Deep Learning As A ‘Gait-Way’ To Identity

Using Siamese network architectures for deep learning, researchers in Japan have designed an improved gait recognition method to identify people from video surveillance records.

AsianScientist (Nov. 20, 2017) – Deep learning has enabled scientists in Japan to identify people using their gait patterns. These findings have been published in IEEE Transactions on Circuits and Systems for Video Technology.

Biometric-based person recognition methods have been extensively explored for various applications, such as access control, surveillance and forensics. Biometric verification involves any means by which a person can be uniquely identified through biological traits. In addition to facial features, fingerprints and hand geometry, an individual’s gait—his or her manner of walking—can also be used as a biometric marker.

Gait is a practical trait for surveillance and forensics because it can be captured at a distance on video. In fact, gait recognition has already been used in practical cases in criminal investigations. However, gait recognition is susceptible to intra-subject variations, such as view angle, clothing, walking speed, shoes and carrying status.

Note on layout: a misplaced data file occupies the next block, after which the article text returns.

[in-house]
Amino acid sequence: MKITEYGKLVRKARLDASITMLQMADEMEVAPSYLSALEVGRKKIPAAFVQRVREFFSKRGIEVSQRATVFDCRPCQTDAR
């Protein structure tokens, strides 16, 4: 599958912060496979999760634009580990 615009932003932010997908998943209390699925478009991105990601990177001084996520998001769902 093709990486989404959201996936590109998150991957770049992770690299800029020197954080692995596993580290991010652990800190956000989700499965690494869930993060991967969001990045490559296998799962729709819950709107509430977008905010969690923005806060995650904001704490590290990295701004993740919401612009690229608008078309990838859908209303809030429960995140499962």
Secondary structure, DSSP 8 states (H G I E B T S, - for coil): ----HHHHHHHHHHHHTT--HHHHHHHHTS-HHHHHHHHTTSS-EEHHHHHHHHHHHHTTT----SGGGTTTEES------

In this study, a team of researchers at Osaka University harnessed the capabilities of deep learning frameworks to improve gait recognition. Although current convolutional neural network frameworks take into account computer vision, pattern recognition and biometrics, the researchers noted that such frameworks miss out aspects on verification versus identification, and can be fooled by spatial displacement, that is, when the subject moves from one location to another.

Hence, the researchers employed Siamese network architectures which are insensitive to spatial displacement. The difference between a matching pair of gaits and identities is calculated at the last layer of computation, after passing through the convolution and max pooling layers, which reduces the gait image dimensionality and allows for assumptions to be made about hidden features. Siamese network architectures can therefore be expected to have higher performance under considerable view differences.

“We conducted experiments for cross-view gait recognition and confirmed that the proposed architectures outperformed the state-of-the-art benchmarks in accordance with their suitable situations of verification and identification tasks, as well as view differences,” said Professor Yasushi Makihara of Osaka University who is a coauthor of the study.

Because spatial displacement is caused not only by view difference but also walking speed difference, carrying status difference, clothing difference and other factors, the researchers plan to further evaluate their proposed method for gait recognition with spatial displacement caused by other covariates.

The article can be found at: Takemura et al. (2017) On Input/Output Architectures for Convolutional Neural Network-Based Cross-View Gait Recognition.


Source: Osaka University; Photo: Pexels.
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